New report highlights that, although 83% of PAHO Member States have included violence against women in their health plans or policies, only half recommend essential first-line support.
Washington, D.C., November 30, 2022 (PAHO) – The Pan American Health Organization (PAHO) this week launched a new report assessing the status of health sector responses to violence against women, and called on countries to accelerate the full implementation of strategies to address this pervasive public health and human rights problem in the region of the Americas.
The report, “Addressing violence against women in health policies and protocols in the Americas: a regional status report” is the first of its kind. It reviews policies in PAHO’s 35 Member States and offers a roadmap for health systems to join a multisectoral effort to address the issue.
According to the World Health Organization (WHO), one out of every three women in the Americas experience physical and/or sexual violence during their lifetime. Intimate partner violence is the most common form of violence against women, and up to 66 million women and girls are estimated to have experienced this form of violence in the region.
“We know that violence is preventable, which is why the sheer number of women and girls affected by this in our region is particularly shocking,” said Dr. Anselm Hennis, Director of Noncommunicable Diseases and Mental Health at PAHO. “We know more today than ever before about what works to prevent violence against women, so this situation is unacceptable,” he added.
The repercussions of violence against women are devastating, not only for their individual health and well-being, but for entire families and communities. Consequences include a broad range of physical, sexual, reproductive, and mental health problems.
The health sector has a key role to play in preventing or mitigating the impact of violence against women and the new report highlights that 83% of PAHO Member States have included this issue in their health plans or policies.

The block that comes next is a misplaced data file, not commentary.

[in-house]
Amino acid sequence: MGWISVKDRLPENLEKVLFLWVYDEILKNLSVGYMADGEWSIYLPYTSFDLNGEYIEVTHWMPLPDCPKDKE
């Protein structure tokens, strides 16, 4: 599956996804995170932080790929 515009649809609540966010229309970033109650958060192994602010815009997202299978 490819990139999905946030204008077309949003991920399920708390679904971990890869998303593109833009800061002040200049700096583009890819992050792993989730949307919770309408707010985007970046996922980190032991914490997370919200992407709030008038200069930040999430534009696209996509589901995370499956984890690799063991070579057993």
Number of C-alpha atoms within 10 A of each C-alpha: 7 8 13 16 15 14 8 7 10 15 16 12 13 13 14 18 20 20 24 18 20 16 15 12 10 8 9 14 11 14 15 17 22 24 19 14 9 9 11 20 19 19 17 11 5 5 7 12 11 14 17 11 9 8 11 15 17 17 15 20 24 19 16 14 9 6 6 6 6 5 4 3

“Making violence against women visible and including it in national health policies and plans sets the tone for engagement on this important topic,” said Britta Baer, Regional Advisor on Violence Prevention at PAHO. “Often without guidance and policies from health ministries, the issue is not prioritised by governments,” she added.
As health workers often treat survivors of violence and are viewed as trusted individuals, the report highlights their key role in early intervention and in the provision of essential care and support. For this to work, however, health workers require an evidence-based protocol.
The report shows that 60% of countries in the region have at least one such protocol but warns that more needs to be done to enhance their quality and to align them with best practices, Baer explained, especially for first-line support.
PAHO considers first-line support as one of the minimum levels of health care survivors of violence against women should receive. First-line support is known by the acronym LIVES, which stands for: listen with empathy, inquire about their needs, validate their experiences, enhance their safety and support them to connect with additional services. The report indicates that only 54% of Member States included some aspect of first-line support in their protocols.
Detailed health sector protocols are important as they support health workers in understanding what is expected and enable a faster response. “This is particularly relevant in the response to sexual violence, where every hour counts in providing quality care and in mitigating consequences,” Baer said.
The report was launched during the week to mark 16 Days of Activism against Gender-Based Violence. This international campaign takes place every year between the International Day for the Elimination of Violence against Women (25 November) and Human Rights Day (10 December) to spur action to prevent and eliminate violence against women and girls.
“The Region has made impressive progress and has the potential to lead change on the ground by sharing experience with other regions,” Dr. Hennis said. “COVID-19 put the clock back on many advances, so we must focus on regaining ground to reach the 2025 targets in preventing violence and responding to the needs of women and girls in the Americas,” he added.